The firm is also active in the local renewable sector, through Enel Green Power Energy. It had a portfolio of 498MW in wind and another 36W in solar installations at the end of 2013.
Hidroelectrica reports record profit
State-owned hydroelectricity producer Hidroelectrica reported a RON 124 million profit in October. For the first ten months of the year the company, currently under an insolvency reorganization plan, posted a profit of RON 943 million, up 23.64 percent compared to the same period of 2013. The firm says the growth is due to the higher energy sales and cost controls imposed by the legal administrator EuroInsol through its reorganization plan.
In the first ten months of this year, Hidroelectrica produced and delivered 15.5 TWh. For the whole of 2014 it estimates a production of minimum 17.5 TWh.
The company’s turnover at the end of October 2014 reached RON 2.7 billion, up 11.24 percent on the same period of the previous year. By the end of the year the company says it estimates a turnover of RON 3.2 billion.
More investments announced in oil & gas and nuclear sectors
Oil and gas producer OMV Petrom announced it would start the redevelopment of the Tazlau oil field, located in north-eastern Romania, in Bacau County. The project entails investments of around EUR 30 million over 2014-2015.Tazlau is a mature oil field, producing for more than 60 years, with a daily production of below 1 percent of OMV Petrom’s total oil production in Romania.
At the same time, Nuclearelectrica, the nuclear energy power producer, selected China General Nuclear Power Corporation (CGN) as investor for the development of two new nuclear reactors in Cernavoda, which will cost around EUR 6.5 billion.
The Chinese company was the only bidder in the tender procedure organized by Nuclearelectrica.
The Chinese investors will hold at least 51 percent of the joint venture, according to the project strategy. At present, the two nuclear reactors in Cernavoda cover roughly 20 percent of Romania’s electricity consumption annually.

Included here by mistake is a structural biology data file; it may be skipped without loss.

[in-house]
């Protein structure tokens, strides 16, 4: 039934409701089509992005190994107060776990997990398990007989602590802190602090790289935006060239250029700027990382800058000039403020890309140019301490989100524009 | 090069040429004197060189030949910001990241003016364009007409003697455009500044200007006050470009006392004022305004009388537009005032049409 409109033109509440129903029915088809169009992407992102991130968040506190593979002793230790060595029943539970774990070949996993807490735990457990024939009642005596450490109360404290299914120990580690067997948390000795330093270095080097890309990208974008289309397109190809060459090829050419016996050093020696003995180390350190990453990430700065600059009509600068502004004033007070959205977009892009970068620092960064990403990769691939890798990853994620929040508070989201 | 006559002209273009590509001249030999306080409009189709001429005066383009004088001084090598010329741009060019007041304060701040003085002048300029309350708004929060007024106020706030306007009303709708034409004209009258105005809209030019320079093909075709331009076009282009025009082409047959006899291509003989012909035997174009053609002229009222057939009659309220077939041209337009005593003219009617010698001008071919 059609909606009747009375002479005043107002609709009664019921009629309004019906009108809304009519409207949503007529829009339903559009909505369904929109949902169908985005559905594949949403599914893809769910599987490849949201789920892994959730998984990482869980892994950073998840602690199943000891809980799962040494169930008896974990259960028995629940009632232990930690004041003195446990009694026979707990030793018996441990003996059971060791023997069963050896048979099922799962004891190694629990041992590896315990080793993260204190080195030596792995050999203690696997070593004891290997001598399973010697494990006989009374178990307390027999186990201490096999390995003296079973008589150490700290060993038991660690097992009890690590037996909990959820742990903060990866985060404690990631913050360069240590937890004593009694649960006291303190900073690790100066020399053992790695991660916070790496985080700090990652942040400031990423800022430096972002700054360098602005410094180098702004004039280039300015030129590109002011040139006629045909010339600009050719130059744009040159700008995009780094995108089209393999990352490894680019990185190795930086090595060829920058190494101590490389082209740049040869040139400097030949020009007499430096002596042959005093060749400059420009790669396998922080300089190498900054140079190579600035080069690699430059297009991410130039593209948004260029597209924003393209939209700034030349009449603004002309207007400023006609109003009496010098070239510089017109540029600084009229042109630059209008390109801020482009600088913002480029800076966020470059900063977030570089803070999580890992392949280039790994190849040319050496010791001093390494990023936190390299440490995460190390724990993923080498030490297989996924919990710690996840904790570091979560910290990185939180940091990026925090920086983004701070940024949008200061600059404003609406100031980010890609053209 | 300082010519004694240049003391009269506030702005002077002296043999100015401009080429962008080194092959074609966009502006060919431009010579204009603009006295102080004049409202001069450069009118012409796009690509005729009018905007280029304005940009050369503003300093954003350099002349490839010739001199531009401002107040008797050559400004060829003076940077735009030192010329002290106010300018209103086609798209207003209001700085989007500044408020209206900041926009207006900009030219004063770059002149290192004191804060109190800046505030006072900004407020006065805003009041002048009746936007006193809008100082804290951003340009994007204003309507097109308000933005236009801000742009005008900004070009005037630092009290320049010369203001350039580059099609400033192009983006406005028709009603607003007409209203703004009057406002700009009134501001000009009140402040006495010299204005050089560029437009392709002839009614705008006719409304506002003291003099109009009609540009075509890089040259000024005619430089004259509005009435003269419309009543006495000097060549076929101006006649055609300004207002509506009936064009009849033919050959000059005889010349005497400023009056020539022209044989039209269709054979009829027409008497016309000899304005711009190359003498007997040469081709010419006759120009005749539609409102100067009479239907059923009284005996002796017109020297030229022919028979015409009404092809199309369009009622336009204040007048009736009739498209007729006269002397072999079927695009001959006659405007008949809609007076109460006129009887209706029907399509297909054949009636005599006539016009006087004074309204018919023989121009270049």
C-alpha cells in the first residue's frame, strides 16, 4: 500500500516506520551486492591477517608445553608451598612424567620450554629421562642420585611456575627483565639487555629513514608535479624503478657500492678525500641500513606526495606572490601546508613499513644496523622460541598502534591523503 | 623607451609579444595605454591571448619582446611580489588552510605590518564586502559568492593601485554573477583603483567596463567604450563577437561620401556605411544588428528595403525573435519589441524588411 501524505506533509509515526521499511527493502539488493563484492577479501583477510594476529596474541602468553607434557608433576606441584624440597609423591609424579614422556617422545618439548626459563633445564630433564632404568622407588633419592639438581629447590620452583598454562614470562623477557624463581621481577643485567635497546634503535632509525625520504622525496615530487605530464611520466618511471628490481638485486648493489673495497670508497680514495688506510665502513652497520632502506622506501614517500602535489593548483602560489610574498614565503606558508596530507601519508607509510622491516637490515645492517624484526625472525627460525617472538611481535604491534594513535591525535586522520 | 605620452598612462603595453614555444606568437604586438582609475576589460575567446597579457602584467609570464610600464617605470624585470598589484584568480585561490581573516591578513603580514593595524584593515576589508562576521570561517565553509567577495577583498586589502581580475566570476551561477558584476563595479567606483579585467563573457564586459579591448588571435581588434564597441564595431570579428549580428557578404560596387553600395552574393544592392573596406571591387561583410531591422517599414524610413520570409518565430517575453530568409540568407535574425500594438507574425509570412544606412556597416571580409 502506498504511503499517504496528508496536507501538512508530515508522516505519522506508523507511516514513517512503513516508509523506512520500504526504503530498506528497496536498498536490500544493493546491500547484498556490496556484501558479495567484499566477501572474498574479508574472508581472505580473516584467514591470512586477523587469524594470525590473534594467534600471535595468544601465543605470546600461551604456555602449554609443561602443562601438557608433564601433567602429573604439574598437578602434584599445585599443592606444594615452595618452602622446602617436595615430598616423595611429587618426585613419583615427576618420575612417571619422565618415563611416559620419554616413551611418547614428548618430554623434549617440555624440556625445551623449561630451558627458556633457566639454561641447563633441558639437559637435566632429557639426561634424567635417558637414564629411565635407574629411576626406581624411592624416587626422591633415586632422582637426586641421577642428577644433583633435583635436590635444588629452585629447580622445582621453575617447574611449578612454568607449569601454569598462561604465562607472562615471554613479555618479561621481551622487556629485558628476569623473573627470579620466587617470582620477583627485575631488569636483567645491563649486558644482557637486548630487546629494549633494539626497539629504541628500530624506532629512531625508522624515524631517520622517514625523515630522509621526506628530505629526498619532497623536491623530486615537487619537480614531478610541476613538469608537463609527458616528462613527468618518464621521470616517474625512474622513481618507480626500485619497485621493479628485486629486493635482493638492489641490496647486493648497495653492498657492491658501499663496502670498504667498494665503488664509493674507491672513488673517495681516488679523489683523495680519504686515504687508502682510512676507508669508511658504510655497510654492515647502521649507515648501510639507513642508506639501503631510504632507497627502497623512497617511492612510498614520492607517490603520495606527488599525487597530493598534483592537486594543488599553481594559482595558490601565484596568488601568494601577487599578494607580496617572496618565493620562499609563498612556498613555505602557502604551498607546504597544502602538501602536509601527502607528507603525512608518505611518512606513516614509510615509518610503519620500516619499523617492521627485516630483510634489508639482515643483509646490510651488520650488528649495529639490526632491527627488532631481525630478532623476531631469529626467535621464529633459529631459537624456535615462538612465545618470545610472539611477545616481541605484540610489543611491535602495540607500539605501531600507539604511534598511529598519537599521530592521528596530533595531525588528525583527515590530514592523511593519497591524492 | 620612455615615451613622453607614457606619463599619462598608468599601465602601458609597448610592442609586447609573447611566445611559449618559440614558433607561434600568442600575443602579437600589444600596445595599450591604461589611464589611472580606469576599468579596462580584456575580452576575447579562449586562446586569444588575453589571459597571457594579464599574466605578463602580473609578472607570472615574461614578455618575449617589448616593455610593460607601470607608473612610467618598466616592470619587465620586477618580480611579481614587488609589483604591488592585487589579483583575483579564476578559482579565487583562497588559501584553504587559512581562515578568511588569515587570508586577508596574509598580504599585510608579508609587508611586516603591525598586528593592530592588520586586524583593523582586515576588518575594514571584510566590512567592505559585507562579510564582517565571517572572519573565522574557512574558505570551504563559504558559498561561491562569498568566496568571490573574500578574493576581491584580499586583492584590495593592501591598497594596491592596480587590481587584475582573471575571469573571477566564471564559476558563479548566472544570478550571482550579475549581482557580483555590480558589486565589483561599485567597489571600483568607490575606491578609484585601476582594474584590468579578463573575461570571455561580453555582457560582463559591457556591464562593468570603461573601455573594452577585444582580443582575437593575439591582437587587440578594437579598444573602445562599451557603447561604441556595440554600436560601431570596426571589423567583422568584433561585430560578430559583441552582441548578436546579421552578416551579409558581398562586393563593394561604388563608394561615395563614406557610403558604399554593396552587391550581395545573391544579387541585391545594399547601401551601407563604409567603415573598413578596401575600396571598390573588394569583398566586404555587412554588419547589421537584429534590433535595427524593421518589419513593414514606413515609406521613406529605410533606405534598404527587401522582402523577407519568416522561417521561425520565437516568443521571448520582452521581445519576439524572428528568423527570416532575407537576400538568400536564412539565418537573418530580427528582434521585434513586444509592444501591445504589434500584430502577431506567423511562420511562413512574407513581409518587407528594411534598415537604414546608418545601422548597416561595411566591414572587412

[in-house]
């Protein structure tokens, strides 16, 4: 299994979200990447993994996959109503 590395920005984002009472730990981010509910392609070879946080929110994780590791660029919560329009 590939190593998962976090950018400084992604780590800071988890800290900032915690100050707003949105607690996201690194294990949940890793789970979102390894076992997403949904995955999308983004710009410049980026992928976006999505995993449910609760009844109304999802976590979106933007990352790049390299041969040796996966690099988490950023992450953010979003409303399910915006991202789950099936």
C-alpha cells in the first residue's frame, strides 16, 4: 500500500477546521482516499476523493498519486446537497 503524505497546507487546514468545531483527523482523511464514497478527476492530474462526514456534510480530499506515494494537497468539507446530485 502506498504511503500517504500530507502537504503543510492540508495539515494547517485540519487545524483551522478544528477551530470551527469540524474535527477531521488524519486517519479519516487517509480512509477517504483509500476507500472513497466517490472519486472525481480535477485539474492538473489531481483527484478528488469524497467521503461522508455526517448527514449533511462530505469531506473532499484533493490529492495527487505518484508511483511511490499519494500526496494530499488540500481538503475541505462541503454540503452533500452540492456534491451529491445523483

Renewables sector starts seeing effects of green certificates deferral
After the government decided last year to alter the incentives for renewable energy producers, in a last ditch effort to rein in prices, the price of green certificates took a nosedive, putting the brakes on a fledgling industry that had thrived during the recession, attracting around EUR 4 billion in direct investments.
Under the bill, wind would remain with one certificate and recover the deferred one from January 2018. Until March 2017, small hydro producers will have to manage with two certificates as one is delayed, while solar plants will receive four certificates with two on the deferred list. Renewable energy producers qualify for green certificates for each mega-watt they feed into the grid, accounting for around two thirds of their revenues.
This year, the government approved a state aid scheme worth EUR 750 million that will provide partial exemption for the acquisition of green certificates by large industrial consumers, in a bid to prevent the relocation of production facilities and job losses. The measure, which was lobbied heavily for by the association of big energy consumers, will provide three exemption rates of 40 percent, 60 percent and 85 percent, depending on the energy consumption intensity.
Around 300 companies are expected to benefit from this measure, which is based on the draft guidelines on environmental and energy state aid for 2014-2020 promoted by the EC. The state aid scheme will be managed by the Ministry of Economy.
According to energy experts, the exemption will have an adverse effect on renewable producers which will have serious difficulties in selling their green certificates and keeping their projects profitable.